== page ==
Force transmission bottlenecks as determinants of shear bands (Vol. 46 No. 5-6)

Particle rotations and minimum cut from start to end of loading history (columns (a) to (h)): simple shear DEM simulation (row A) and triaxial compression of Caicos Ooid (row B) and Ottawa (row C) sand. Particles with high (low) rotations are coloured red (blue). The minimum cut lies at the blue-red interface; green particles identify source/sink nodes.

The formation of shear bands (or 'strain localisation') is a key attribute of degradation and failure in soil, rocks, and other amorphous and crystalline materials. Their deleterious effects on material performance is well known, though on the other hand their rich pores provide important conduits for flow in petroleum and natural gas recovery from shale and tight rock formations. Despite intense research efforts, their origin and mechanisms of evolution have proved elusive. Here, patterns discovered from data on sand and discrete element simulations suggest that the early localization of bottlenecks in force transmission is the root cause of shear bands in dense granular media. This mechanism was shown to initiate early in the loading history for initially (globally) homogeneous samples. The finding paves the way for early prediction of failure and highlights promising avenues to explore ways to change its course from inception.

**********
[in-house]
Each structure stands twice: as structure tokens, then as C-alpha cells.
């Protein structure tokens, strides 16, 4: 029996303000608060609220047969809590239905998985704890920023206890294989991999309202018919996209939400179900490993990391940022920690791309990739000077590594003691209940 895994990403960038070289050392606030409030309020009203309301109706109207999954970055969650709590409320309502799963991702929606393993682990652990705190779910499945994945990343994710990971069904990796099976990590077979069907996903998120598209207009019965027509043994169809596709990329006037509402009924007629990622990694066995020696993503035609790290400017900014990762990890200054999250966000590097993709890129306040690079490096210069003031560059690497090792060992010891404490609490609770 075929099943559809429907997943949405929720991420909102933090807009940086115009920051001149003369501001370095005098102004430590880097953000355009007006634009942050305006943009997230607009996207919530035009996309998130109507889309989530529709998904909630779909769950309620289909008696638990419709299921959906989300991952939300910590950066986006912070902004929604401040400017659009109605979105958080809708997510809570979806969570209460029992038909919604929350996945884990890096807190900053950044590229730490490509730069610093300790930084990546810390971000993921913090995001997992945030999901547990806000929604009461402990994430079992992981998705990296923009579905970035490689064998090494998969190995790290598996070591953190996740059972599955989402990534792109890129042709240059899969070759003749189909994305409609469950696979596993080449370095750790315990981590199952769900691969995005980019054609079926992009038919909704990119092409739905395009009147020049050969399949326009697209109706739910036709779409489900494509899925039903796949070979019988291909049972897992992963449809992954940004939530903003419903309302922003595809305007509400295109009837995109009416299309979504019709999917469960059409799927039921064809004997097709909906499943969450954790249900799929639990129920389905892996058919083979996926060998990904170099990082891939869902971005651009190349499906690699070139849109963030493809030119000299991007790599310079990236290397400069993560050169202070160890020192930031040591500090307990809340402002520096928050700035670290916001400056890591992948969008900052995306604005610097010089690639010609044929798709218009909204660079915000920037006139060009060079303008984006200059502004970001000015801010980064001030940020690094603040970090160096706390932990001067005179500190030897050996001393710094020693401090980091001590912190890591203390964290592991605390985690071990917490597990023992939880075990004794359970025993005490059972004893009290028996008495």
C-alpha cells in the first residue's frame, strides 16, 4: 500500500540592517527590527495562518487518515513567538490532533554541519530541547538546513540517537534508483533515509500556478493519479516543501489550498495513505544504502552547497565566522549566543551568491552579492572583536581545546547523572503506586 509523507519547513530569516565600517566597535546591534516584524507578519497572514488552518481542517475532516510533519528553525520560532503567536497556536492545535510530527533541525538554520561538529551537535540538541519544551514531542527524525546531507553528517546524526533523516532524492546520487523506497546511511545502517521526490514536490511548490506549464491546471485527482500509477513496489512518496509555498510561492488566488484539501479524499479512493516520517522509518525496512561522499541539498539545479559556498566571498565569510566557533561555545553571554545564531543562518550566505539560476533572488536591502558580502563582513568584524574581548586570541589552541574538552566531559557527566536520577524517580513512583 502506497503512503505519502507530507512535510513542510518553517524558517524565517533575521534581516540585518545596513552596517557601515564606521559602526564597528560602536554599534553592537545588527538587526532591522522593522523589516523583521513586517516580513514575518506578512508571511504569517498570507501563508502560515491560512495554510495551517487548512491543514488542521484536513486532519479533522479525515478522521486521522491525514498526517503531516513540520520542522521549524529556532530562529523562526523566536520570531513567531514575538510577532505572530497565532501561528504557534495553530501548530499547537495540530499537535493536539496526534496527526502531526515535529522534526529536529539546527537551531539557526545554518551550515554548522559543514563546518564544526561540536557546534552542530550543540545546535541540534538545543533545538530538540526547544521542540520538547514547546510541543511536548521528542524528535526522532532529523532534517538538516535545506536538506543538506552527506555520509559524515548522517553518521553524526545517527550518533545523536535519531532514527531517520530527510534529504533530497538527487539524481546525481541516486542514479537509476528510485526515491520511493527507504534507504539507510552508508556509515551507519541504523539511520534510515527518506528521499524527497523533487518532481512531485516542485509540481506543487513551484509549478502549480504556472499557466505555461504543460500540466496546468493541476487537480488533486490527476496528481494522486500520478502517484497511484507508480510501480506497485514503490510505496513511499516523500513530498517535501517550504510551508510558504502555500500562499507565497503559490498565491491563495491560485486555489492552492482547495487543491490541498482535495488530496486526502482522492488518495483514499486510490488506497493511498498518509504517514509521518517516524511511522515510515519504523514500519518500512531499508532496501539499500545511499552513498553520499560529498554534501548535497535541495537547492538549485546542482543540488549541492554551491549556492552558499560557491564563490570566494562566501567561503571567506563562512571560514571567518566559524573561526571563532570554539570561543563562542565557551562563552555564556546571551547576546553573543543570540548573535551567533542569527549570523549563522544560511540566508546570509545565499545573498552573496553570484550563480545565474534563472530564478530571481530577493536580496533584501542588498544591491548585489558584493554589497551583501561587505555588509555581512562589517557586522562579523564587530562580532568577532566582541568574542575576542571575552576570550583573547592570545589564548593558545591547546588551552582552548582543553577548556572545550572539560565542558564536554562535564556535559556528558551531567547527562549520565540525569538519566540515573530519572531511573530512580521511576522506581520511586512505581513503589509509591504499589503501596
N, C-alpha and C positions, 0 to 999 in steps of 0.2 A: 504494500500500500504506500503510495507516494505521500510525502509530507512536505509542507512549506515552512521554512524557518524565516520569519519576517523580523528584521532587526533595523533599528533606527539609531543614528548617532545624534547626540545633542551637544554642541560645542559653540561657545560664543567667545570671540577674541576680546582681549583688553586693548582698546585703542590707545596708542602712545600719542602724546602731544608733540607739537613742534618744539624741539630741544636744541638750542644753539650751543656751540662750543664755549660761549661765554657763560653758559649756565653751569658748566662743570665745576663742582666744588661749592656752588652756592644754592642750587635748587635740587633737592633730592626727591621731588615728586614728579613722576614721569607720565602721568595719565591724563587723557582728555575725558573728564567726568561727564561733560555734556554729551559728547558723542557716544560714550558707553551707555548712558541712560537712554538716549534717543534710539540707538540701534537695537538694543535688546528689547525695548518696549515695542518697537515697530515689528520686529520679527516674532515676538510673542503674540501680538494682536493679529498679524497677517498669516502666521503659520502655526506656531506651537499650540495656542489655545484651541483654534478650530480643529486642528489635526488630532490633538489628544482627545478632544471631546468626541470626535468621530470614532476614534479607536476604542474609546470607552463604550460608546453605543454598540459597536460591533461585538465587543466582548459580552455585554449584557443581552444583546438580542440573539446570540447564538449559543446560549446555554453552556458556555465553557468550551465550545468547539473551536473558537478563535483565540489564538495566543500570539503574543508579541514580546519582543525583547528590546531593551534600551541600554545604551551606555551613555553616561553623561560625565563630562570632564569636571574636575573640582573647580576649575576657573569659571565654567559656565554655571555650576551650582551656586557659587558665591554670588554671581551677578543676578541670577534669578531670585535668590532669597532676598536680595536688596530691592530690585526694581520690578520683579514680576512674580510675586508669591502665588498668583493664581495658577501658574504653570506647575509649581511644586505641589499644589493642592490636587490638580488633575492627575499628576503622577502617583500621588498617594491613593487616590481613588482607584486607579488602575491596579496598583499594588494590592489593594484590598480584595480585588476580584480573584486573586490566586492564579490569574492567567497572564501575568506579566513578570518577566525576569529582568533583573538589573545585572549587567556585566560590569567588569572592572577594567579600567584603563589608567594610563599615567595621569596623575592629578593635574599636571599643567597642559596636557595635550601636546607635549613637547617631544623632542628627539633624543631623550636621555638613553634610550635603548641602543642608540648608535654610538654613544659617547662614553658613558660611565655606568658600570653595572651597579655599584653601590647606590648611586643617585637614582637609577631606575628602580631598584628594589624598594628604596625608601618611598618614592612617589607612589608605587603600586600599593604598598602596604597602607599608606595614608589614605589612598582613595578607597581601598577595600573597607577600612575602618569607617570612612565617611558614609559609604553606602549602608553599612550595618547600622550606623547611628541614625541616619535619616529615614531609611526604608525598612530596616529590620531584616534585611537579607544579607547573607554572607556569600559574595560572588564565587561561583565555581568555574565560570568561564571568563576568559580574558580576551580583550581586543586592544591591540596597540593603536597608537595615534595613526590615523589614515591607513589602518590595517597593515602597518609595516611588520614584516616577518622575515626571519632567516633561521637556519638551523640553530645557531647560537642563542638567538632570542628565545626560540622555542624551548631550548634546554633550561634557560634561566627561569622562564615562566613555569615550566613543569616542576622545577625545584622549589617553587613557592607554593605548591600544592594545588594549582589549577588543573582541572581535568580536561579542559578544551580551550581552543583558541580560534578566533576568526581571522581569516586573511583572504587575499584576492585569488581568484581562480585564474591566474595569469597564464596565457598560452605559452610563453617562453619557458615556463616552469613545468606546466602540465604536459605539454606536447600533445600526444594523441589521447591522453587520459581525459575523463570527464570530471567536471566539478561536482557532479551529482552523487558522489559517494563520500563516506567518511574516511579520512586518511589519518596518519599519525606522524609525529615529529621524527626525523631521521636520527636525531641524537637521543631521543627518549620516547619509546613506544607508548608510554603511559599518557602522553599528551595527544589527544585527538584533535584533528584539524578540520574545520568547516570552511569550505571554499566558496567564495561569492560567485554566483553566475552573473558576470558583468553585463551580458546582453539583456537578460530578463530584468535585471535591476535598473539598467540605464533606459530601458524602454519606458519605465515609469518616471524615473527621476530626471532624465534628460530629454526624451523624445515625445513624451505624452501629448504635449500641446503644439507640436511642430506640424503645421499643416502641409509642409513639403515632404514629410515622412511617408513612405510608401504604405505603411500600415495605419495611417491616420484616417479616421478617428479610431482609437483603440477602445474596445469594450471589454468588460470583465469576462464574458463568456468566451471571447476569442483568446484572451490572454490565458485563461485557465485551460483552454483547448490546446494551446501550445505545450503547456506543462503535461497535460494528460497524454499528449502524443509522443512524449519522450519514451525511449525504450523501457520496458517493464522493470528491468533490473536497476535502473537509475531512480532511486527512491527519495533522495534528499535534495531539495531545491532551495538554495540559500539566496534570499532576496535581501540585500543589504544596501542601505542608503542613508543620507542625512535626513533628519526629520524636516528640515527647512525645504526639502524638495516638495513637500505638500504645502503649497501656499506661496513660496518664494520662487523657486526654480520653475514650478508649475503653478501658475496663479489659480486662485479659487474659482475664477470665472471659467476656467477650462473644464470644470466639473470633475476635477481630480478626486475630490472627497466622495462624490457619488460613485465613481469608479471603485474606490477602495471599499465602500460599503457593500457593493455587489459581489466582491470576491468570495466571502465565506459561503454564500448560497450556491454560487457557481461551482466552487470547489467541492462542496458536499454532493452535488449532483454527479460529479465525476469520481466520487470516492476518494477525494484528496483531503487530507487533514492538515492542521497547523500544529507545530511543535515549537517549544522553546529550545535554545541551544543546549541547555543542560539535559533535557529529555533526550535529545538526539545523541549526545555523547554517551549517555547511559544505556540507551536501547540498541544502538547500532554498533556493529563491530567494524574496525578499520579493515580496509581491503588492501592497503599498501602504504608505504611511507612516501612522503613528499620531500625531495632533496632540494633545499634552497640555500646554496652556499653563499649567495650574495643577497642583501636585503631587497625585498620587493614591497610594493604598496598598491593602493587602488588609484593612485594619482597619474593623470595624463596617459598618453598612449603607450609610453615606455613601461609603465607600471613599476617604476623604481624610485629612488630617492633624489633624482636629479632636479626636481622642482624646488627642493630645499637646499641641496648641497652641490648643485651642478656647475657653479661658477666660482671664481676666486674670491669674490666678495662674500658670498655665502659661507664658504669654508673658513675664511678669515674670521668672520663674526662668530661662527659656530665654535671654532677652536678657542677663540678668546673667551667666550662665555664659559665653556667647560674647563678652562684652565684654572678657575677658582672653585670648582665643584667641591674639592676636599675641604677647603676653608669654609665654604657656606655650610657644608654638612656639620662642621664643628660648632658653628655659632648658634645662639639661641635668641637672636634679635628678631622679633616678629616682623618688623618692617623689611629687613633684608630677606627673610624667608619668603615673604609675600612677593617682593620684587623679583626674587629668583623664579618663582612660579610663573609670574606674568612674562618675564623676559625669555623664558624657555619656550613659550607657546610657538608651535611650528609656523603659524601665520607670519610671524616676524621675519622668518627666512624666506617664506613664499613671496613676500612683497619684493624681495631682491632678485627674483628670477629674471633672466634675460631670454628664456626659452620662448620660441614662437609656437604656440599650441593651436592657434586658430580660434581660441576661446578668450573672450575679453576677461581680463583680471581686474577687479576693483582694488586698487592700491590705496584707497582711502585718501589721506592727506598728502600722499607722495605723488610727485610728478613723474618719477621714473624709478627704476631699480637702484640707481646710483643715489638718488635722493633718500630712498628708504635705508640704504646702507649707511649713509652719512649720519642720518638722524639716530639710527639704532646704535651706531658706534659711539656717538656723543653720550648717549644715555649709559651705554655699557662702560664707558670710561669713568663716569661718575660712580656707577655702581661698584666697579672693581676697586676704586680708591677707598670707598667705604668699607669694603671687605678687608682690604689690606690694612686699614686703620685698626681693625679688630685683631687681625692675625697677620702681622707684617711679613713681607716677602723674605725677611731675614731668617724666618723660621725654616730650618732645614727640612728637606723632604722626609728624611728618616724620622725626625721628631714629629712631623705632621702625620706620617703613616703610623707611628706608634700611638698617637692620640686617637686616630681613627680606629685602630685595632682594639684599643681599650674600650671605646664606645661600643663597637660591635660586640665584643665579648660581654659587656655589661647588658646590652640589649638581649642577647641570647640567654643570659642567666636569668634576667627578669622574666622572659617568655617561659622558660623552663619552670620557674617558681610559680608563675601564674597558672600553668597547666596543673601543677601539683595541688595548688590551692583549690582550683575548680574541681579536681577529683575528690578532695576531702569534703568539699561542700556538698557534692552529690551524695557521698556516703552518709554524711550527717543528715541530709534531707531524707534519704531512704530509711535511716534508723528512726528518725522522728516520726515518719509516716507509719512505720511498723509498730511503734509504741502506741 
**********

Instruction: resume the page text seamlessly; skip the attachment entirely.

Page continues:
A. Tordesillas, S. Pucilowski, S. Tobin, M. R. Kuhn, E. Andò, G. Viggiani, A. Druckrey and K. Alshibli, Shear bands as bottlenecks in force transmission, EPL, 110, 58005 (2015)